Atlantic Review appreciates that two Wall Street Journal contributors respond to our blog post on their article.
George Pieler and Jens Laurson took issue with the French finance minister's claim that German productivity ails Europe's economy. Joerg Wolf agreed with their criticism in Atlantic Review's post Germany as Maya the Bee, but expressed disagreement on the issue of tax cuts, even though that was not a central part of their article.
Jens Laurson and George Pieler have now submitted the following riposte, which we appreciate and are happy to post here:
In commenting on our Wall Street Journal piece ("Not so Faaaaast, Germany"), Joerg Wolf, Editor of the Atlantic Review, disagrees with the following observation: "Germany should cut taxes. But it should do so for its own good..."
Mr. Wolf makes three points which we should like to examine; hoping to clarify an evident misunderstanding that has arisen.
Mr. Wolf says Germany has been advised to cut taxes "especially of top earners, over the past twenty years. Such advice is neither helpful nor original and creative." Well, neither originality nor creativity was our intent, nor is that an argument against the argument. The question is, whether it is good advice. Certainly if it is such oft-repeated advice there must be something to it? For the record, we think cutting taxes is good-indeed essential-advice. This is partly because Germany has one of the highest top personal tax rates in world (47%). More worryingly, the German state absorbs nearly half the nation's GDP which means an astonishing, if hidden loss of productivity. This formula has worked for Germany so far, a reflection of popular acceptance of high taxes in exchange for government-guaranteed income security programs. We don't think that will work so well in the future, though. The German tax cuts over the last two decades Mr. Wolf mentions, in any case far outweighed by the tax increases in the same time, are irrelevant to this discussion.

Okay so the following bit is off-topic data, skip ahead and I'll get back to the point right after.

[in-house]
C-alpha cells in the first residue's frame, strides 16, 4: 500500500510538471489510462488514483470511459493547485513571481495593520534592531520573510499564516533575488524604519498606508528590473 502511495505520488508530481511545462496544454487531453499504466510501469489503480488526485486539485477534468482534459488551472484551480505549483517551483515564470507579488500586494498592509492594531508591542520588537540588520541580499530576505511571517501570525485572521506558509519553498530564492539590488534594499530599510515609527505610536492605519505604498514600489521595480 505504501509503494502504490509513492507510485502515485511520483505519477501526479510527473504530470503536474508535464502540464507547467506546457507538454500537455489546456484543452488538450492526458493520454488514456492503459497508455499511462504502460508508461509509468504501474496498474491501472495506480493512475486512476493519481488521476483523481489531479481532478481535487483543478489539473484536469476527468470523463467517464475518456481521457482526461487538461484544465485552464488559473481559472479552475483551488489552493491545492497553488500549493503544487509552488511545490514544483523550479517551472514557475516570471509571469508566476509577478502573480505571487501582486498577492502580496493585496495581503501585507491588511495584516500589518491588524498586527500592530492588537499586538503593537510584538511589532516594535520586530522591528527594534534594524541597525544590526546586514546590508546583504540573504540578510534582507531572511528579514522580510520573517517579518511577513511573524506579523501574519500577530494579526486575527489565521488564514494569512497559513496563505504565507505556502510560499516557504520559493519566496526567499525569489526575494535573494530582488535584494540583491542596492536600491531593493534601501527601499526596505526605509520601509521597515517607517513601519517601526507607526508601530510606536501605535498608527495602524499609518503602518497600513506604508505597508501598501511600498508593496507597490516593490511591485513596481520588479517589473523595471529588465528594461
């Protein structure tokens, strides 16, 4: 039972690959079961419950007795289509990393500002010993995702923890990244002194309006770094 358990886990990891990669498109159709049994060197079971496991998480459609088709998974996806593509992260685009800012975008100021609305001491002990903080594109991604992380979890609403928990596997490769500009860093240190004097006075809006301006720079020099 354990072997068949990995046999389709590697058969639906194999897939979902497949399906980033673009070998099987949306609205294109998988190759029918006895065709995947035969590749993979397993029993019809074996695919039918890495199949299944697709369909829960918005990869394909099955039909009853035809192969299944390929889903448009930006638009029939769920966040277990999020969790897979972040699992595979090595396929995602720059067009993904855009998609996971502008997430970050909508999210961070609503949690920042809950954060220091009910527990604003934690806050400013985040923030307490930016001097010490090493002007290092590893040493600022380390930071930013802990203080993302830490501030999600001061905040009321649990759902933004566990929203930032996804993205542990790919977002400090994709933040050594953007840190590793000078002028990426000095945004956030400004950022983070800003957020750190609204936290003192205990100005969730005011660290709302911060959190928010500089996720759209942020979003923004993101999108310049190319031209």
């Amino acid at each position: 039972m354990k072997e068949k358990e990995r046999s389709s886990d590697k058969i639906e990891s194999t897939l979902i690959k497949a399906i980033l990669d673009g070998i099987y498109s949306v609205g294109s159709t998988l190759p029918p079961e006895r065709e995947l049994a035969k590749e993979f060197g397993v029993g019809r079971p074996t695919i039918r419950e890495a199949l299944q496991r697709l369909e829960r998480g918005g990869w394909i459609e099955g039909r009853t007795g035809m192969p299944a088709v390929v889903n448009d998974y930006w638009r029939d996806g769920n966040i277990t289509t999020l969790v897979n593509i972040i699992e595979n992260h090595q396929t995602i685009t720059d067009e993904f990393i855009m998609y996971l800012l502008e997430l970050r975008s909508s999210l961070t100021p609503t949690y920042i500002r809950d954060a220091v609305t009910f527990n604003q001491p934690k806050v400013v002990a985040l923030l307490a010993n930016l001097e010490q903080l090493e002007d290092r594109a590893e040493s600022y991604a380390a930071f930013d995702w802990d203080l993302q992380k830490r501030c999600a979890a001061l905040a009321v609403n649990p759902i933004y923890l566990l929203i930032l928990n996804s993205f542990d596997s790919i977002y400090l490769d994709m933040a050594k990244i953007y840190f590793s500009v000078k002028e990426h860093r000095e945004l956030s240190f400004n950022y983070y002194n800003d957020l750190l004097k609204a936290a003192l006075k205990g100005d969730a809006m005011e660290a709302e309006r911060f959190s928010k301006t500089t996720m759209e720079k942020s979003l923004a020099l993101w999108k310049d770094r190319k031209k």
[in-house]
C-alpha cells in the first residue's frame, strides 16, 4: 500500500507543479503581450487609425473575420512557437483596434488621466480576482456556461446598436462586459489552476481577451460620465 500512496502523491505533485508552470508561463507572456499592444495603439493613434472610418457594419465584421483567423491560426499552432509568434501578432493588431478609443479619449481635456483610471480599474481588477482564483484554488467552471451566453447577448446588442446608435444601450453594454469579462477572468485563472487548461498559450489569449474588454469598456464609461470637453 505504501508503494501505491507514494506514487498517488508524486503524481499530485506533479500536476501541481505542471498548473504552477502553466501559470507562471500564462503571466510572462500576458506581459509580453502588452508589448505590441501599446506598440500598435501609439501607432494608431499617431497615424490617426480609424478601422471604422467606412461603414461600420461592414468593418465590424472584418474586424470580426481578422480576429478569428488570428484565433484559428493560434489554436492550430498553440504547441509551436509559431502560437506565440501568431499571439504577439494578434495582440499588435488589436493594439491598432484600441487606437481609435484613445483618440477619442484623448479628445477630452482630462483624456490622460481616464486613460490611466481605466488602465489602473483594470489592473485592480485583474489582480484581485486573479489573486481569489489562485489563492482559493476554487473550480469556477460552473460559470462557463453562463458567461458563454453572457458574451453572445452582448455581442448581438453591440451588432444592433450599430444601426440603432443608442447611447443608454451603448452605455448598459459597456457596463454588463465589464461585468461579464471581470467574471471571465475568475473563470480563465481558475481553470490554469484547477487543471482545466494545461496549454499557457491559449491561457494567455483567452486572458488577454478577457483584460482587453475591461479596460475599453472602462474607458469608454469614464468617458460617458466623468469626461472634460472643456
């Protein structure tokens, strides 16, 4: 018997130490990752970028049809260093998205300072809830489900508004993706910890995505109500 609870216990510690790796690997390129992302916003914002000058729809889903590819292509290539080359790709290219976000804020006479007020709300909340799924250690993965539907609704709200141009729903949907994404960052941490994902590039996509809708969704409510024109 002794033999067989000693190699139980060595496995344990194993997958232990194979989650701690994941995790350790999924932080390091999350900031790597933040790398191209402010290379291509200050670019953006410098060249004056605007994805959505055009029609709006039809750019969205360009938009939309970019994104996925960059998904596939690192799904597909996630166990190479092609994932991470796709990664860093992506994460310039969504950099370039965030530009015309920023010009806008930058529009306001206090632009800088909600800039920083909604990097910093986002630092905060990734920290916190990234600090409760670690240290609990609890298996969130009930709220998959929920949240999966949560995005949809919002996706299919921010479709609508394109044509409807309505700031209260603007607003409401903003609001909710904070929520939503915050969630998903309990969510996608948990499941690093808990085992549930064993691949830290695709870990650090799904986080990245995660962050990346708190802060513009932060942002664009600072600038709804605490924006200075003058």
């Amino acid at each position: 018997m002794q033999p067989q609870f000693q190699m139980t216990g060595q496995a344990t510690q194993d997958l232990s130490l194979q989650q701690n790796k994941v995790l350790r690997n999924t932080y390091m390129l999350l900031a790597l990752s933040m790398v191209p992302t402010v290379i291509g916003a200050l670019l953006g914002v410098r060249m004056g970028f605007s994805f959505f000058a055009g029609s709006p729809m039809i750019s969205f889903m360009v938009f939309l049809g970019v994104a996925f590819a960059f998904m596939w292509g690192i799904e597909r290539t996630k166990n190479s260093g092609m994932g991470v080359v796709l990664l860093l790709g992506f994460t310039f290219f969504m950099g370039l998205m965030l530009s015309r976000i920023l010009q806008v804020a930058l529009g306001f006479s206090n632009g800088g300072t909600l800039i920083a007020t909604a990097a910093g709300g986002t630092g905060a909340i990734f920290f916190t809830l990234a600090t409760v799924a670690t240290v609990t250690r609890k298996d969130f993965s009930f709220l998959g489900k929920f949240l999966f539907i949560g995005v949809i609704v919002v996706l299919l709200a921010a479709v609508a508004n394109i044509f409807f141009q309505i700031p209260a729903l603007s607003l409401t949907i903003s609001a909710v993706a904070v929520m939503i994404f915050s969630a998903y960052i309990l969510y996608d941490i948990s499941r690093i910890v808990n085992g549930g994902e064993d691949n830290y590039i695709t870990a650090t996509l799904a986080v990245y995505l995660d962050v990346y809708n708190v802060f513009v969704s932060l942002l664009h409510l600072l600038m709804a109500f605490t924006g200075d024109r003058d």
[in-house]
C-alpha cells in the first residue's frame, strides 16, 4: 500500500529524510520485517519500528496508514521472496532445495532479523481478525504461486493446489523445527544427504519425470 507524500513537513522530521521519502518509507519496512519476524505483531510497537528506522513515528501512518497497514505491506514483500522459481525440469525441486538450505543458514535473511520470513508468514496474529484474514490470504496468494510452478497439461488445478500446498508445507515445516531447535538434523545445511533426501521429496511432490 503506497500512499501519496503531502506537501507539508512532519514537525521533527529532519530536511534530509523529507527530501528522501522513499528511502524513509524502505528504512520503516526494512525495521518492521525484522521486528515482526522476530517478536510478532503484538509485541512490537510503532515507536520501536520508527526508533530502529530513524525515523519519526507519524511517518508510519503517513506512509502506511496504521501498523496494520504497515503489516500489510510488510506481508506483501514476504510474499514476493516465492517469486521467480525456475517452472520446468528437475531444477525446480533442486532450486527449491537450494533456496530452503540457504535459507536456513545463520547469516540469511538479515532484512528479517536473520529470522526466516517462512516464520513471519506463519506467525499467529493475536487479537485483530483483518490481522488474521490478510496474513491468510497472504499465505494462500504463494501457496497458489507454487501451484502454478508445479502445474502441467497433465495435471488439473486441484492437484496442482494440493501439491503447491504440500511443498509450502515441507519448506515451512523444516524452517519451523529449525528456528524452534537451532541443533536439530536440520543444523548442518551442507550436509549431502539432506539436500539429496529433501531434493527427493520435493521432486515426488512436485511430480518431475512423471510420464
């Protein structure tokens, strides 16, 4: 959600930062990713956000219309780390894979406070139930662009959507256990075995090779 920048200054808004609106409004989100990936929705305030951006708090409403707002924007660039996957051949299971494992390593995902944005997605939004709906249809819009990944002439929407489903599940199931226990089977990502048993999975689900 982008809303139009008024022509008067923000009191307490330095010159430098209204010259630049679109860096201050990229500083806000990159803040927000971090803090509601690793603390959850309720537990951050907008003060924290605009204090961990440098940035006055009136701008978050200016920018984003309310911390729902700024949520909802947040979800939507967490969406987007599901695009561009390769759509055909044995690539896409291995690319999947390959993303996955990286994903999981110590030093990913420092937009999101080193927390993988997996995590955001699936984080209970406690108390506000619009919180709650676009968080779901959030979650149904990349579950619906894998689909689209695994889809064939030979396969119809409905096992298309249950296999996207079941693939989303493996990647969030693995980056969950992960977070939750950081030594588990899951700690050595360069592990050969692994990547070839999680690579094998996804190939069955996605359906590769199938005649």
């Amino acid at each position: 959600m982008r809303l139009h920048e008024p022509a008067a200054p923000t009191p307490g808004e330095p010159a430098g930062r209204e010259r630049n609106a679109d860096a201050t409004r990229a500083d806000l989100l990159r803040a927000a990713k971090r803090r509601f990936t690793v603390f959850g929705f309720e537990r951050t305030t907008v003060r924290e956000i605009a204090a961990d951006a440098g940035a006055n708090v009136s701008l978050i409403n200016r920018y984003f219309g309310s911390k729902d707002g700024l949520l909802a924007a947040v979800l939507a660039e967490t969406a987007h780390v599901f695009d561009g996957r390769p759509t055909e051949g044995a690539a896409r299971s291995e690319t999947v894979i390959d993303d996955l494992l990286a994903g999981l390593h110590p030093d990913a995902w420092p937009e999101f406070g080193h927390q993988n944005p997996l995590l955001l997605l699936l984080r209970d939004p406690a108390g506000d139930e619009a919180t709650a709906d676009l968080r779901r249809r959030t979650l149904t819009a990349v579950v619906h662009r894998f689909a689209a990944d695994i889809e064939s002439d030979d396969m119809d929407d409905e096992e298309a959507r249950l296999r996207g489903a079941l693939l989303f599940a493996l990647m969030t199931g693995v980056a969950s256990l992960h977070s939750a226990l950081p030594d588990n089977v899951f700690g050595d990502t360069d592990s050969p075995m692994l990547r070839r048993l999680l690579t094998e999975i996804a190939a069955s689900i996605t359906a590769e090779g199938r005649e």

Mr. Wolf states tax cuts are "not feasible. Higher taxes are needed to pay off debt." Yes, German debt coming out of the recession is higher than anyone would like. But there is always some-even considerable-debt: that can't mean taxes always must rise, even especially if they throttle economic activity. Like all policy choices, especially fiscal ones, the mix of debt, taxes, and spending are wholly subject to political control. If Germany lacks the will or interest in controlling spending, then it must have higher taxes. But that is a choice the nation makes, not some sort of morally-superior repudiation of debt. Again, we think the debt will be more manageable with tax cuts that reward effort and productivity, coupled with restraint on overall spending. With nearly half the nation's wealth-generation going to government, it is absurd to think nothing may be cut. To suggest that Germany's taxes are so high because of spending on infrastructure or education is, frankly, absurd-which one look at the percentages of spending reveals.